Yet tragedy in the human documentary format is supposed to produce action through sympathetic emotion: we learn about sex-trafficking or police corruption from a truthfully and skilfully told story, not to be entertained but to be moved to political or practical action. But what is the result of our strong emotional response to what happens in nature documentaries? Not to be educated into mere knowledge and appreciation of nature – if that were so, there would not be music, and the many hundreds of days in which the mother elephant had lived contentedly without losing a calf would be given more weight.

No, it would seem the response to which we are being guided is to rail helplessly against the implied cruelty of nature, which in the hands of many secularists enables both the dismissal of God and a condemnation of his character at one and the same time. That, of course, is a religious goal rather than a scientific one. Even apart from any anti-religious agenda, we are intended to feel unhappy about our world, and yet impotent to change it.

Historically, as I’ve commented before, Christians agreed that God’s natural creation was, and remains, good. It was a world in which we ought to be content. Augustine, watching a modern nature documentary, would be acutely aware of being manipulated. He would challenge the ability of the film-makers to know either the feelings of animals or the mind of God. Yet even in these days when the (in my view mistaken) theology of a fallen creation has come to predominate, the appropriate Christian reaction would be to see nature’s harshness and be driven to contrition for being the moral cause of it. Instead, we are led, blindfolded by our failure to perceive human artifice, into putting God in the dock. “How could he allow such suffering?”

The skeptical Catholic jounalist and commentator Malcolm Muggeridge once said provocatively that television is a medium incapable of telling the truth. If we are talking about high-quality nature documentaries, and about scientific and theological truth, then his words appear to be on the mark.

There’s no sign of the hunt yet…

Jon Garvey

About Jon Garvey

Training in medicine (which was my career), social psychology and theology. Interests in most things, but especially the science-faith interface. The rest of my time, though, is spent writing, playing and recording music.
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8 Responses to Myth and wildlife documentary

  1. Hello Jon! My first comment on your blog, though I have been following it for a while.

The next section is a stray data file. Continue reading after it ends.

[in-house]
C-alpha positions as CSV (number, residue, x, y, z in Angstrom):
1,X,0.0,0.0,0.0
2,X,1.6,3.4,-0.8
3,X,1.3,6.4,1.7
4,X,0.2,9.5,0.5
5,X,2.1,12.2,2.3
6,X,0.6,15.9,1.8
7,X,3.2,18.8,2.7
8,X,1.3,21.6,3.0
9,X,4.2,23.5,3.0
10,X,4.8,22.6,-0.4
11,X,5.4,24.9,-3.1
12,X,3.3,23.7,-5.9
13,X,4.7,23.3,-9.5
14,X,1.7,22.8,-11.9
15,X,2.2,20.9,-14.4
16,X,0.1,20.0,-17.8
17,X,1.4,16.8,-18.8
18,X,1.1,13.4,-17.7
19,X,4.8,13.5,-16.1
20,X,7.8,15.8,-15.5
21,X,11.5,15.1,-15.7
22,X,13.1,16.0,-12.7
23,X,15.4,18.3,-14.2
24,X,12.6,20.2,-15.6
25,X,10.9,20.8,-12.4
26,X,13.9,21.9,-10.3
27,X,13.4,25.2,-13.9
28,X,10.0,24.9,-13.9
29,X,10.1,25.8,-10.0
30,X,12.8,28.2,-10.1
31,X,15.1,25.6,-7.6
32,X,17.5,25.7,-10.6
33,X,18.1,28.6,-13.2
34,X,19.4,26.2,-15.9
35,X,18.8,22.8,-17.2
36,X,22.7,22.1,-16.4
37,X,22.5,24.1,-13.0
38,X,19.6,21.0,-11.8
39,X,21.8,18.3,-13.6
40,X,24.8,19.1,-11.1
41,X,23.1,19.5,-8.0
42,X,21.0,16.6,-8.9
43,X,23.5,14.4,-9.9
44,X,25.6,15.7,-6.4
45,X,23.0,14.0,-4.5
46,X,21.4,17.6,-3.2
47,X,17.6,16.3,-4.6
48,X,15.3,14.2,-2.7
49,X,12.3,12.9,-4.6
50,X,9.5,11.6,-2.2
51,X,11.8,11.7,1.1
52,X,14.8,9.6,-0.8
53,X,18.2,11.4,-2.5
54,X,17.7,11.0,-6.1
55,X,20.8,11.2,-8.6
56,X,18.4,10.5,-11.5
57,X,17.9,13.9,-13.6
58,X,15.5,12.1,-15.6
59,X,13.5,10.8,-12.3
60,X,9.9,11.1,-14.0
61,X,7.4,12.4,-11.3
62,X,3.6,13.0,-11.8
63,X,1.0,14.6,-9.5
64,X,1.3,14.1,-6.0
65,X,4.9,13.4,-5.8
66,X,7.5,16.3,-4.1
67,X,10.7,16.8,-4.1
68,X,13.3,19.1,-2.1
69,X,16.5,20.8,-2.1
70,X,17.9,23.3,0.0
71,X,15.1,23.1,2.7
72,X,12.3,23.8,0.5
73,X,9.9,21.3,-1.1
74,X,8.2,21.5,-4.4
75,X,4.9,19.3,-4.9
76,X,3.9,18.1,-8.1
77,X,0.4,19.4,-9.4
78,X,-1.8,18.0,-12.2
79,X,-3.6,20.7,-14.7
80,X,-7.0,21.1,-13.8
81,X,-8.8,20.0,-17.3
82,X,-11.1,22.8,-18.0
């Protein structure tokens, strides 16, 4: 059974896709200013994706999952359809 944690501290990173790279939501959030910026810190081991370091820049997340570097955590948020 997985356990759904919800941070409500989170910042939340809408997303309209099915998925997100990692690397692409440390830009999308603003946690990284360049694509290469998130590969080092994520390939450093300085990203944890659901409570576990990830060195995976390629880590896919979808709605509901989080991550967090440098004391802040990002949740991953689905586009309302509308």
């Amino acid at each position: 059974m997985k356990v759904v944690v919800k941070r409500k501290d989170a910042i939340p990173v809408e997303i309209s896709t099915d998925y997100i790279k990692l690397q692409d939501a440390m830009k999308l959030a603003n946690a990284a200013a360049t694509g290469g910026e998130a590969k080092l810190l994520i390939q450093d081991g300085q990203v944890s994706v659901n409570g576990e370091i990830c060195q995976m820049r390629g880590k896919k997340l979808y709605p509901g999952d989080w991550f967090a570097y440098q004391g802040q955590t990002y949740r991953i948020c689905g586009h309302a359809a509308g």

No doubt Attenborough has a mixed agenda in programmes like Africa. Similar criticism could be levelled at last week’s Stargazing Live (Brian Cox & co) … assumptions about the origins of the universe and of organic life … we can do away with God perhaps.
    Nevertheless, in both cases lots to learn and lots to commend.

    I didn’t notice a God-blaming sub-text in calf dying episode. Cleverly put together, as you say, but more than anything else I was left with an impression of the raw realities of life and death during a season of drought.

    Much of nature’s harshness appears to me to be independent of of human activity, past or present, so for the time being I will reserve my contrition for my own behaviour.

    Best wishes,
    Peter

  2. Jon Garvey Jon Garvey says:

    Hi Peter

    Thanks for dropping by. I wasn’t really suggesting a deliberate anti-religious slant in this (and similar) documentaries, but more a general feeling for the nature of reality that colours ones view of God’s character (or leads one to reject belief in him on the grounds of that character).

    My point was really that “raw reality” is a subjective experience, which is actually very different for humans watching than for the animals involved.

    The point about contrition was based on the common view that natural evil is the result of the Fall, rather than any suggestion that mankind produced the drought. But the bigger theological question, it seems to me, is whether natural evil is evil – that hasn’t been a Christian assumption during much of the Church’s history.

    Thanks for comments, anyway. I’ve missed Cox’s series so far. He seems to be quite a laid back kind of atheist (and of course a brilliant educator). TV being what it is, though, chances are he could spout nonsense and still be the popular face of physics, because of his charm!

  3. Sy Garte sy says:

    Jon

    My first time here, as well, though I have followed your comments on Biologos. I think you have eloquently expressed my own thoughts on nature documentaries. But I would go further. In the US, a major theme of such programs is often the evil nature of humanity, in addition to, or superimposed on the inherent evil of nature.
    In these cases, after a more or less scientific or quasi scientific treatment of something, like forests, or arctic wolves or whatever, the audience is invariably treated to a sermon on the immense destruction of what we have just seen at the hands of man. This is another required convention, and it can pop up even when there really isnt that much nasty to be said.
    I agree with you there there is an underlying political message here, which may be seen more benignly as pro conservation and environmental protection, but is often simply anti human. Again, in many cases, there is not much that can be done, and the goal seems to be to get people to think about how much “better” off the world would be if we pesky humans werent in it.